Suffragette fashion reaches a New York audience!

Posted by on February 20, 2014 in 60-Second History Lesson | Comments Off

KAREN WALKER LOOK 1-0Marguerite's MusingsYeah for suffrage history and the way in which it is penetrating the mass culture. Just when I’m thinking that it can’t be possible to marginalize suffrage history any more, I’m surprised. The word is getting out. Like, there’s a suffrage focus on the History Channel during the month of March, and how about a fashion designer who unveiled what she’s calling a glamorous fashion inspired by our grandmother’s and great grandmother’s generations?

I don’t have the shape to show off wearing such outfits, but I’ll tip my hat to those who do. A woman designer from New Zealand, Karen Walker, isn’t the first designer to tap into our women’s suffrage past. And she won’t be the last. The awareness of our history is happening. Every week across the nation, in communities large and small, so many suffrage-rekated events are scheduled that I can’t list them all in terms of exhibits, plays, conferences, lectures, art exhibits, forums, and much more.

Other updates from Suffrage Wagon News Channel: Madison Kimrey, the 12 year old identifying herself as part of a new generation of “suffragettes,” confronted the NC governor about making voting difficult for young people, and then she set up a Facebook page.

NC Youth RocksThe Facebook page highlights past and current activities that respond to guidelines relative to rolling back voting rights for young people.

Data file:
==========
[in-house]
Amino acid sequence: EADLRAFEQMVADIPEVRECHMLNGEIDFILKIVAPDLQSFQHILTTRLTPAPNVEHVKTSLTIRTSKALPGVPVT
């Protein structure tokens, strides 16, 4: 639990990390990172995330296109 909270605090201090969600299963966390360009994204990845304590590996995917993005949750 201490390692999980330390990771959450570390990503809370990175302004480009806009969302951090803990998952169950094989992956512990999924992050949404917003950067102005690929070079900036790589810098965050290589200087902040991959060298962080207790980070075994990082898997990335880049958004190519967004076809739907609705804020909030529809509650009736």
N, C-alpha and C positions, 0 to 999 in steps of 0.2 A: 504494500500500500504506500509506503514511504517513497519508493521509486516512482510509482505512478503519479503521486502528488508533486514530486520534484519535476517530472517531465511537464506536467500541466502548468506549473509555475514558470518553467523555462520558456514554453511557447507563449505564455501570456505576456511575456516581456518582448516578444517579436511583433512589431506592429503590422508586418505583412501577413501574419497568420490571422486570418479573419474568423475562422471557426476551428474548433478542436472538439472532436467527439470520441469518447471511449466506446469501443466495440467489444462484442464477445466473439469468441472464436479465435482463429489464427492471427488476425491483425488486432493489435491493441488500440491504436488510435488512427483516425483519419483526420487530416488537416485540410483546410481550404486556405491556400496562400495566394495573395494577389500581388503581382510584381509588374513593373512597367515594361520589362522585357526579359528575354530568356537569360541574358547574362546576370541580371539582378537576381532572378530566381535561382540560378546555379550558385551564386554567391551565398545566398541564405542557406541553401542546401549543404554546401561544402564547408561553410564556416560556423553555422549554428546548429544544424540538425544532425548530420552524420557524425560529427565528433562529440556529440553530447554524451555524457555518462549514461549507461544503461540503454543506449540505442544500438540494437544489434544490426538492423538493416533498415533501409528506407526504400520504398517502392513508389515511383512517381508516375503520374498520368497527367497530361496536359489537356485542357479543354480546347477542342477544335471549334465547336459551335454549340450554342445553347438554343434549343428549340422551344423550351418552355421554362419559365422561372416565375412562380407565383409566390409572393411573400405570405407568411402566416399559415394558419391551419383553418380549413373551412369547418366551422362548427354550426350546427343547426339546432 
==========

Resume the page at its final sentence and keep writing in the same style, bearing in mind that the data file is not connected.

Australian currency

What country followed New Zealand in granting women the right to vote on Planet Earth? Australia. This doesn’t mean that suffrage history is taught better in Australia than in other places around the world. I stumbled on a great blog article that addresses this point. The blog commentator noted:

“Most people know in a vague way that Australia was the second country to grant all women (except Aboriginal women, in some states) the right to vote after New Zealand, and if you didn’t know that, we super did and go us. That’s pretty much everything you learn about Australian women’s suffrage at school, which makes it seem like women were just gifted the vote without having to do anything. That’s wrong, sister — the suffragettes worked their petticoated butts off, touring the country and collecting thousands of signatures on petitions…”

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